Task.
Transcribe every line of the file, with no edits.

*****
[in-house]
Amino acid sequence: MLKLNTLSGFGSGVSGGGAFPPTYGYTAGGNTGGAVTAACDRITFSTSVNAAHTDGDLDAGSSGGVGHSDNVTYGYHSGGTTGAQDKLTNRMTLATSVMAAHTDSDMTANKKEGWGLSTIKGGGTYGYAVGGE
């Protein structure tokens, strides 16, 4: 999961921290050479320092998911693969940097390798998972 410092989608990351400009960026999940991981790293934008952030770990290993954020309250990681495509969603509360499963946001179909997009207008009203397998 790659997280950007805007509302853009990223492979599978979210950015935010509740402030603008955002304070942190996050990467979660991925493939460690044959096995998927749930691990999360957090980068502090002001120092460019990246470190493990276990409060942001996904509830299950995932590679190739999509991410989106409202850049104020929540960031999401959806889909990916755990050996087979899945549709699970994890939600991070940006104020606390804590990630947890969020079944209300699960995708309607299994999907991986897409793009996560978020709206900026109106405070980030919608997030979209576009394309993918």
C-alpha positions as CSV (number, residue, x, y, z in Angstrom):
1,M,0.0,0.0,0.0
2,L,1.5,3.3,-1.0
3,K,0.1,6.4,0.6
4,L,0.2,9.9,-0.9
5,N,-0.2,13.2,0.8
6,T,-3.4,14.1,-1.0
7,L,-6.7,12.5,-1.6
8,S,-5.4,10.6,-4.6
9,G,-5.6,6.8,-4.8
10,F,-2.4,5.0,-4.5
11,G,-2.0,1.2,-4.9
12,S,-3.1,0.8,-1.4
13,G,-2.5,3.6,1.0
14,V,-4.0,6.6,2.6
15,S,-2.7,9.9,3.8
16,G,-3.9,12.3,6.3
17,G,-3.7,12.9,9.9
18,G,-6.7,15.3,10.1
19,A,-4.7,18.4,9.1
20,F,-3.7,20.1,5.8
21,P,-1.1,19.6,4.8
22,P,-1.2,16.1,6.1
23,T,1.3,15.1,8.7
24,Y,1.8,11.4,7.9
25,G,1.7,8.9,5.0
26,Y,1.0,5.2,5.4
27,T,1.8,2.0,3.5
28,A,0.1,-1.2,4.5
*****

[in-house]
Amino acid sequence: MLKLNTLSGFGSGVSGGGAFPPTYGYTAGGNTGGAVTAACDRITFSTSVNAAHTDGDLDAGSSGGVGHSDNVTYGYHSGGTTGAQDKLTNRMTLATSVMAAHTDSDMTANKKEGWGLSTIKGGGTYGYAVGGE
């Protein structure tokens, strides 16, 4: 999961921290050479320092998911693969940097390798998972 410092989608990351400009960026999940991981790293934008952030770990290993954020309250990681495509969603509360499963946001179909997009207008009203397998 790659997280950007805007509302853009990223492979599978979210950015935010509740402030603008955002304070942190996050990467979660991925493939460690044959096995998927749930691990999360957090980068502090002001120092460019990246470190493990276990409060942001996904509830299950995932590679190739999509991410989106409202850049104020929540960031999401959806889909990916755990050996087979899945549709699970994890939600991070940006104020606390804590990630947890969020079944209300699960995708309607299994999907991986897409793009996560978020709206900026109106405070980030919608997030979209576009394309993918």
C-alpha positions as CSV (number, residue, x, y, z in Angstrom):
1,M,0.0,0.0,0.0
2,L,1.5,3.3,-1.0
3,K,0.1,6.4,0.6
4,L,0.2,9.9,-0.9
5,N,-0.2,13.2,0.8
6,T,-3.4,14.1,-1.0
7,L,-6.7,12.5,-1.6
8,S,-5.4,10.6,-4.6
9,G,-5.6,6.8,-4.8
10,F,-2.4,5.0,-4.5
11,G,-2.0,1.2,-4.9
12,S,-3.1,0.8,-1.4
13,G,-2.5,3.6,1.0
14,V,-4.0,6.6,2.6
15,S,-2.7,9.9,3.8
16,G,-3.9,12.3,6.3
17,G,-3.7,12.9,9.9
18,G,-6.7,15.3,10.1
19,A,-4.7,18.4,9.1
20,F,-3.7,20.1,5.8
21,P,-1.1,19.6,4.8
22,P,-1.2,16.1,6.1
23,T,1.3,15.1,8.7
24,Y,1.8,11.4,7.9
25,G,1.7,8.9,5.0
26,Y,1.0,5.2,5.4
27,T,1.8,2.0,3.5
28,A,0.1,-1.2,4.5